These Are The Victims Of The Quebec Mosque Attack

Six people died when a lone shooter opened fire with an assault rifle on Sunday in a mosque in Quebec City. Eight others were injured.

Azzeddine Soufiane, 57

Azzeddine Soufiane, 57, owned a halal grocery and butcher shop and was a beloved figure in the community, the CBC reported.

Originally from Morocco, Soufiane had lived in Quebec for 30 years and "was a father to everyone."

Soufiane, a father of three, was known for helping new Muslims integrate into the community and had a loyal customer base.

His shop "was the first place I learned about, and pretty much all of Quebec’s Muslims did their groceries there," Elabed, a customer and imam at another mosque nearby, told the Montreal Gazette.

Khaled Belkacemi, 60

Khaled Belkacemi, 60, was a professor at Laval University at their Agricultural Sciences and Food, and an expert in agriculture, food and nutrition, chemistry and a member of the soil and agri-food engineering department.

Belkacemi had published studies in various scientific journals on the antioxidant action of extracted blueberry anthocyanin, the impact of ultrasonic treatments to improve health quality of seeds.

"On behalf of the university community, the rector of Université Laval offers his most sincere condolences to the spouse of Khaled Belkacemi, also a professor at Laval University, her family, her family and her colleagues who have experienced this terrible tragedy," Laval University Chancellor Denis Brière said a statement. "I am extremely saddened by this horrible news."

FSAA dean Jean-Claude Dufour called Belkacemi a "very educated man, passionate and committed to the faculty."

"His remarkable work will survive his sudden departure, which sadden us all deeply," Dufour said.

Belkacemi was also member of the Center for Green Chemistry and Catalysis and the Institute on Nutrition and Functional Foods.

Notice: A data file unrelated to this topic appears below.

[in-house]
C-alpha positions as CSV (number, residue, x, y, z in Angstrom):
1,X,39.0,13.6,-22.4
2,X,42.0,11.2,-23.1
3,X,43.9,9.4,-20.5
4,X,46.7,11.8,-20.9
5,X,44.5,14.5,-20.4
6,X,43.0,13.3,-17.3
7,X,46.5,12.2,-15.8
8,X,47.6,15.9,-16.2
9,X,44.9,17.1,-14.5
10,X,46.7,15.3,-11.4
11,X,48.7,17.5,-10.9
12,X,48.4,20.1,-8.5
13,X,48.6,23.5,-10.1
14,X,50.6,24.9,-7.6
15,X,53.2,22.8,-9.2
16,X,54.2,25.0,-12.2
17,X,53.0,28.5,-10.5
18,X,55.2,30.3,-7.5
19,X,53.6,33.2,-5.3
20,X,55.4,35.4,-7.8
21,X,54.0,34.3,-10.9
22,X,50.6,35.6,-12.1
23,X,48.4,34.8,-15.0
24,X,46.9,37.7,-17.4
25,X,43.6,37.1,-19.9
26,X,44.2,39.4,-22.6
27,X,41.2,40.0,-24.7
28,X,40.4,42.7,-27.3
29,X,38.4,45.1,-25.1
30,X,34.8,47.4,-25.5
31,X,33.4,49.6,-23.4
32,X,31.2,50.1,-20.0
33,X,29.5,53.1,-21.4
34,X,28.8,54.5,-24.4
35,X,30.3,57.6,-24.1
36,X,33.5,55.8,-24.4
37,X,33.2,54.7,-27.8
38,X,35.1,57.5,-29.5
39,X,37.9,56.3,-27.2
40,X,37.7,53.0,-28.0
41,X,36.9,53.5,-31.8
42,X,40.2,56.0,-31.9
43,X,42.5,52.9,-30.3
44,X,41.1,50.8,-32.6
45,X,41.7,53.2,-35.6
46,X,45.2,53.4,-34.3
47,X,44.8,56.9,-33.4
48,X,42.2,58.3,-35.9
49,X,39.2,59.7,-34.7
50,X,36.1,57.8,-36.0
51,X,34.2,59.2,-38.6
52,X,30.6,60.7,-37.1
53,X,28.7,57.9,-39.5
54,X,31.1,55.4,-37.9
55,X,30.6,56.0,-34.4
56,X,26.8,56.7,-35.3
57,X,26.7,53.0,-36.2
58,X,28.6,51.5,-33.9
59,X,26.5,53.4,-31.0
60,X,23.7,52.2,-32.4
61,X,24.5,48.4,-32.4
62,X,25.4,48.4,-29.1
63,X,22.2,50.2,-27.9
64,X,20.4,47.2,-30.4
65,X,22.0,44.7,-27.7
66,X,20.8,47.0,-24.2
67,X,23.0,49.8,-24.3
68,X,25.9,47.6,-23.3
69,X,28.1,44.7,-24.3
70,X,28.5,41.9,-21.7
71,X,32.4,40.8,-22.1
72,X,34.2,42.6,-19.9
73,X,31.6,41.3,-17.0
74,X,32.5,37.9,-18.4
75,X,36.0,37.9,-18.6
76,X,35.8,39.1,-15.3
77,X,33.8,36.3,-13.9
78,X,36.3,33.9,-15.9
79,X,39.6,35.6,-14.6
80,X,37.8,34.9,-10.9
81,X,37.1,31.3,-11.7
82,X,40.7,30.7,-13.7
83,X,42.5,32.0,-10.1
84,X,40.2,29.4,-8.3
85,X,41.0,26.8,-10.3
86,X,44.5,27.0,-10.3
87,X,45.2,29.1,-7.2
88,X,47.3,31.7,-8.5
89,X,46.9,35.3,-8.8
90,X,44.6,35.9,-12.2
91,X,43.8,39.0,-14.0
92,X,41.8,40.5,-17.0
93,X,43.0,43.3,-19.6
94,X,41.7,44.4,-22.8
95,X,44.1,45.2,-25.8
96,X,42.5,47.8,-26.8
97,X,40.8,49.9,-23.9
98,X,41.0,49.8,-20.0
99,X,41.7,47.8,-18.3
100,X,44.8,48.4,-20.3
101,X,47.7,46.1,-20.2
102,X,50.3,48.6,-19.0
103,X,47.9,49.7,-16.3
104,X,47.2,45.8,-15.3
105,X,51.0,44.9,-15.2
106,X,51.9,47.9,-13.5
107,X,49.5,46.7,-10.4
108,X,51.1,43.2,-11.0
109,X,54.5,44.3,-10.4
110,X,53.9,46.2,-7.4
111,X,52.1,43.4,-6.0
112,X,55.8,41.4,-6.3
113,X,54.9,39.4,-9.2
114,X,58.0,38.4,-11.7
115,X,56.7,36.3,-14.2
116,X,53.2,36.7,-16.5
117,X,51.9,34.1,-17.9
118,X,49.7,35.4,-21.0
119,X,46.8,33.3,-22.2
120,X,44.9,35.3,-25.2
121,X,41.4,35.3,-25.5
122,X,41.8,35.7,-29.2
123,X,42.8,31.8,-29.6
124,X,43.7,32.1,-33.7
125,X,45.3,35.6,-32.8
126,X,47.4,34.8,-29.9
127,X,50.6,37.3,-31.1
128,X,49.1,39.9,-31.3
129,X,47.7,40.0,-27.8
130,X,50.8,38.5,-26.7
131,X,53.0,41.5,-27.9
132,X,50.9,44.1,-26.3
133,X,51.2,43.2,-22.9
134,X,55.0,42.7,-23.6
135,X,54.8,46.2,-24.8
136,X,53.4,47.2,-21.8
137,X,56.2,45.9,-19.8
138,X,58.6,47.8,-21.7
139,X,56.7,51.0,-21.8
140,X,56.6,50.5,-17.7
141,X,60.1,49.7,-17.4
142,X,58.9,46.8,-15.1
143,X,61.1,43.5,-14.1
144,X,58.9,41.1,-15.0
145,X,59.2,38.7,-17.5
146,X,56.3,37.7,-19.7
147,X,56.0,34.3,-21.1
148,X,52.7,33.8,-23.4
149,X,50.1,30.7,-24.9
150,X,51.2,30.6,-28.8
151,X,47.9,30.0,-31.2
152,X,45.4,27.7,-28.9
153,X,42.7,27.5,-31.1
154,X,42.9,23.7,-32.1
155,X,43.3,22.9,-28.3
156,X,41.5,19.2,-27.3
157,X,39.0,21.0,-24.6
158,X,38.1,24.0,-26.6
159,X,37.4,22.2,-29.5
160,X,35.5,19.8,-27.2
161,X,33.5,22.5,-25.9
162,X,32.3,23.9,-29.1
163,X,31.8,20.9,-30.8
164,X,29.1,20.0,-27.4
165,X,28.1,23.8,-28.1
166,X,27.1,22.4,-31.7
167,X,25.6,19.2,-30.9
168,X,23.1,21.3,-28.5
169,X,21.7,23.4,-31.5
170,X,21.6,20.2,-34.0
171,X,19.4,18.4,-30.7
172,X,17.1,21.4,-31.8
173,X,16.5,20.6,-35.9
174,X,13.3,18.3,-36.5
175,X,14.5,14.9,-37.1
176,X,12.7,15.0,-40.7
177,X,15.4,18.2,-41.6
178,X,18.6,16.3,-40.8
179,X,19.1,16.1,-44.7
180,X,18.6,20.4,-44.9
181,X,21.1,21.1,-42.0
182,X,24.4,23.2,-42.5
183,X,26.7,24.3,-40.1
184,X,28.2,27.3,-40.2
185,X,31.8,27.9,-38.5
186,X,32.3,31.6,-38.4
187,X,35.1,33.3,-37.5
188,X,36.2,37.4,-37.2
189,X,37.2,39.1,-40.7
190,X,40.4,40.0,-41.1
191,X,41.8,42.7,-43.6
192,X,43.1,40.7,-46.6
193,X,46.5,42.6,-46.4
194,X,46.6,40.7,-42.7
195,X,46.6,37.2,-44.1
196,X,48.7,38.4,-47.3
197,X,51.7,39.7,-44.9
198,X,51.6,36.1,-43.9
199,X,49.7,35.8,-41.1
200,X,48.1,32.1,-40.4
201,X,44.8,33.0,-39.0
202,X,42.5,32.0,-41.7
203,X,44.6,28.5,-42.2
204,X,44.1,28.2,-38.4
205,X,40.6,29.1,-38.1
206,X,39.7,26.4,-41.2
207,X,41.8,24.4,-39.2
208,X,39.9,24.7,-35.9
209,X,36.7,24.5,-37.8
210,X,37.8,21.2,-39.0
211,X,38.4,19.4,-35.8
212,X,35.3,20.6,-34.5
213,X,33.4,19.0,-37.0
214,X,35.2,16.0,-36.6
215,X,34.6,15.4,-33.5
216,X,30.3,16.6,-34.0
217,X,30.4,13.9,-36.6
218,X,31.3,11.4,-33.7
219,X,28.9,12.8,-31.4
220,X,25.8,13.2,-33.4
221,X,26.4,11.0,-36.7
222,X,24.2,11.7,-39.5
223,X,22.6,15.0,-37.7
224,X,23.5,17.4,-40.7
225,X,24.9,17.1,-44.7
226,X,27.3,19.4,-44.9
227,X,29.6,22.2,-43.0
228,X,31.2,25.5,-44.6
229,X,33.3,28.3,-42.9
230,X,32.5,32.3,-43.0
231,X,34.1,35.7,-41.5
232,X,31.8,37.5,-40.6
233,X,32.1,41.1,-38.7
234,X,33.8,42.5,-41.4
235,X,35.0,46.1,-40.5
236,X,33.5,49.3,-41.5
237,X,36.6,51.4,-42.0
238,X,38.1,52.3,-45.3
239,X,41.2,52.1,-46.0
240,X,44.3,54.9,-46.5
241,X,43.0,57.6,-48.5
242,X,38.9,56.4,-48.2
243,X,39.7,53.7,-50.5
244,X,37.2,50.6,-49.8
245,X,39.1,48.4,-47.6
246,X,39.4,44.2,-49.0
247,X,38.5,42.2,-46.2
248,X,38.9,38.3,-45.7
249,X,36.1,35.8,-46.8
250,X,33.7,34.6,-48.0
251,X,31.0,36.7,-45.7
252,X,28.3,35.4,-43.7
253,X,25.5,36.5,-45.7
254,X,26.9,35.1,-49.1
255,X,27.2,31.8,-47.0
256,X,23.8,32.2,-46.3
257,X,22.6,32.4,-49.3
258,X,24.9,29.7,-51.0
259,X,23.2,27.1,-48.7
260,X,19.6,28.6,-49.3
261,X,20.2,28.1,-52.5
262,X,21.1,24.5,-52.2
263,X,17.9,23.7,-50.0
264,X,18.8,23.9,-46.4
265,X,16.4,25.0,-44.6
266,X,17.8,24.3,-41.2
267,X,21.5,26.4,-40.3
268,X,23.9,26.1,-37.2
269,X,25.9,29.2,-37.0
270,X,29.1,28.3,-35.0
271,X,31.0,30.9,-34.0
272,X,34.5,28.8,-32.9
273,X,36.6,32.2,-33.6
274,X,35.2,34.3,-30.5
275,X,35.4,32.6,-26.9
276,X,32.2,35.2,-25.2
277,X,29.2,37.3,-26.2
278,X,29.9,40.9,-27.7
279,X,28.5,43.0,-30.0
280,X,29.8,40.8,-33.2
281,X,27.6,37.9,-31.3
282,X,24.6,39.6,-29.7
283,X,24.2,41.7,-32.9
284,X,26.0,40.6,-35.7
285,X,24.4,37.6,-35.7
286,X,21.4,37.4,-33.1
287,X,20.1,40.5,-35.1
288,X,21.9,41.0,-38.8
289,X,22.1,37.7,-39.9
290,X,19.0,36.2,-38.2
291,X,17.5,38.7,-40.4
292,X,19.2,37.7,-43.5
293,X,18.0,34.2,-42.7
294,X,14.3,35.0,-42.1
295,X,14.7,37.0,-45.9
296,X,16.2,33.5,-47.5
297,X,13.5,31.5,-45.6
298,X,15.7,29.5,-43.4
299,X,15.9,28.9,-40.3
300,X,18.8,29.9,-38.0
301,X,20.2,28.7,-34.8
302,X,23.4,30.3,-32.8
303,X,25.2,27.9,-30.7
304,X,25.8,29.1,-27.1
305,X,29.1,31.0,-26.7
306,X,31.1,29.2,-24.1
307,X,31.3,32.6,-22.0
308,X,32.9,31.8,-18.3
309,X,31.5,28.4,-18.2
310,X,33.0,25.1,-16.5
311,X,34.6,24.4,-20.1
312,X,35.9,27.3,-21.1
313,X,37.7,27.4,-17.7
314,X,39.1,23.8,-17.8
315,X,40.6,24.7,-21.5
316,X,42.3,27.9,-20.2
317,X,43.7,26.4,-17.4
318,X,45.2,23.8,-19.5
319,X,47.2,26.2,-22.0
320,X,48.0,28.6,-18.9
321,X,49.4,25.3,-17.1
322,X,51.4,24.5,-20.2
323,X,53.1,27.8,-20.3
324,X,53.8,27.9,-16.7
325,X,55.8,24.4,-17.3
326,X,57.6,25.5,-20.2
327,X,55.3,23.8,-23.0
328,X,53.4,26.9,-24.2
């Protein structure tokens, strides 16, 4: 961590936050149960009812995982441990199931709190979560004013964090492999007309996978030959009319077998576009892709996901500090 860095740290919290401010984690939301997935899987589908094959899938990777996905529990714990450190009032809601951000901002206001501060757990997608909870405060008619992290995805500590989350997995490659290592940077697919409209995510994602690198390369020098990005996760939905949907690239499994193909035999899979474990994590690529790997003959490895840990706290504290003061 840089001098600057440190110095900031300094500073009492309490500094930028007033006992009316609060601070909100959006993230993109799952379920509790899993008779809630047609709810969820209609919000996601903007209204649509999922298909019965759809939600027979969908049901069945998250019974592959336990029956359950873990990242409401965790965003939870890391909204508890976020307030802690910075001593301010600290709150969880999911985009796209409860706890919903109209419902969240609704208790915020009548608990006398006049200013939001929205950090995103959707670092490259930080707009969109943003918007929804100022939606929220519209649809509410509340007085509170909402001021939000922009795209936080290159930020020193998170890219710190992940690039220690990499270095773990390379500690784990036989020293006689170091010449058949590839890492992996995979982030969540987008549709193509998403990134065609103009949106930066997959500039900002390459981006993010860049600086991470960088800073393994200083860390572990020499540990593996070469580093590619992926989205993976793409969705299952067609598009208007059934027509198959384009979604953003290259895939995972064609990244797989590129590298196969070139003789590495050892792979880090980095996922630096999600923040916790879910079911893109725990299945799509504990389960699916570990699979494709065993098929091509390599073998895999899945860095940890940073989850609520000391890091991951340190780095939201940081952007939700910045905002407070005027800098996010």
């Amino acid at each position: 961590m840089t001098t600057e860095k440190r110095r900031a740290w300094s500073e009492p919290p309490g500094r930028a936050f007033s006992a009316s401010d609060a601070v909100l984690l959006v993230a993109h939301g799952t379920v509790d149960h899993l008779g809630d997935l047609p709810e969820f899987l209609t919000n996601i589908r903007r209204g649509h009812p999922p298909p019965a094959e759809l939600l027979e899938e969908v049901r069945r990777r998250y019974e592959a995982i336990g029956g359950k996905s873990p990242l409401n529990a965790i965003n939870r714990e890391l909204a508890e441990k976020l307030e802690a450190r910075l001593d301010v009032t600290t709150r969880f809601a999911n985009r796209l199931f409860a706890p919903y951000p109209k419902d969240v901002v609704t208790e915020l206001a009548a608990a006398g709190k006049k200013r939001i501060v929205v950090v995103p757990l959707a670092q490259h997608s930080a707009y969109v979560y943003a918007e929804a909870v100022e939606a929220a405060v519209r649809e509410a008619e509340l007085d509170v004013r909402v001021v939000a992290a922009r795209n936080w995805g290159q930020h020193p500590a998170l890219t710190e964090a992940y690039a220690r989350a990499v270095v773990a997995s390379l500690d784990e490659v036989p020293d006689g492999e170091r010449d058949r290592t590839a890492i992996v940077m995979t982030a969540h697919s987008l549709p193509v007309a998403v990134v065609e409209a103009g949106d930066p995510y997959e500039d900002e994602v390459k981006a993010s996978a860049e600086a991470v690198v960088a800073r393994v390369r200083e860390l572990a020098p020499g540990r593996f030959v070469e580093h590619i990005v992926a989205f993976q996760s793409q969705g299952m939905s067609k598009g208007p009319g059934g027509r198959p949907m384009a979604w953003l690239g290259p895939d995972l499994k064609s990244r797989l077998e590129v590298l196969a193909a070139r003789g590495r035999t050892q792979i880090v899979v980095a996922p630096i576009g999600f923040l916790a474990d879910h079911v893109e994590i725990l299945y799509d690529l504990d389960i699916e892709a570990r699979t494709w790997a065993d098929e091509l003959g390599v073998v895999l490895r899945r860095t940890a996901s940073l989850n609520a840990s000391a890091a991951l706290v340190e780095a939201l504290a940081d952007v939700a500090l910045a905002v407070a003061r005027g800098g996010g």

Aboubaker Thabti, 44

Aboubaker Thabti emigrated to Canada from Tunisia in 2011, according to CTV News. The father of two was training to be a pharmacist and was described as helpful toward newcomers and family-oriented.

"He took care of his family all the time, 100 percent, so he (had) no time for himself," one friend said.

Another friend, Abder Dhakkar, remembered meeting Thabti after moving to Quebec: “He’s so kind; everyone loves him – everyone.”

Thabti lived a few minutes from the Islamic Cultural Center and prayed there frequently. The mosque's president, Mohamed Yangui, said that he had spoken with Thabti shortly before the attack: "He wanted to buy a house for his family."

Abdelkrim Hassane, 41

Hassane worked as a computer scientist and was also a father of three.

His co-worker, Abderrezak Redouane, told the Globe and Mail that Hassane’s younger children had waited up all night for their father to come home from the mosque before his wife learned of his death.

Hassane had recently returned to work after three months of parental leave following the birth of his son.

Originally from Algeria, he studied computer engineering at the University of Science and Technology near Algiers. He worked in Paris, then Montreal, before moving to Quebec City.

His former teacher, Soniouchkas Gounar, described him on Facebook as a “kind person and respectful.” He also said that Hassane had wanted to move back to Montreal.

"Peace to your soul, that God welcomes all the victims in his vast paradise," Gounar said.

Ibrahima Barry, 39

Ibrahima Barry and Mamadou Taou Barry were reportedly brothers and lived in the same building. They were both from Guinea, West Africa.

Ibrahima reportedly worked for the province’s health-insurance board and was a father to four children. A close friend, Moussa Sangaré, said they both came from large African families. He also told the Globe and Mail Ibrahima's wife was in poor health.

Mamadou Tanou Barry, 42

Mamadou Tanou Barry worked in IT and had two sons, 2 and 4. His friend told the Globe and Mail that Tanou’s father had died a few years ago, and as the eldest son, was sending money home to help his extended family. Just a month ago, his mother had arrived to live in Quebec City.

Called Tanu Bari by his friends, he was reportedly was shot in the back while at the mosque for evening prayers, a friend, Thierno Souleymane Diallo, posted on Facebook.

DawaNet Canada has set up a GoFundMe page for the victims' families.

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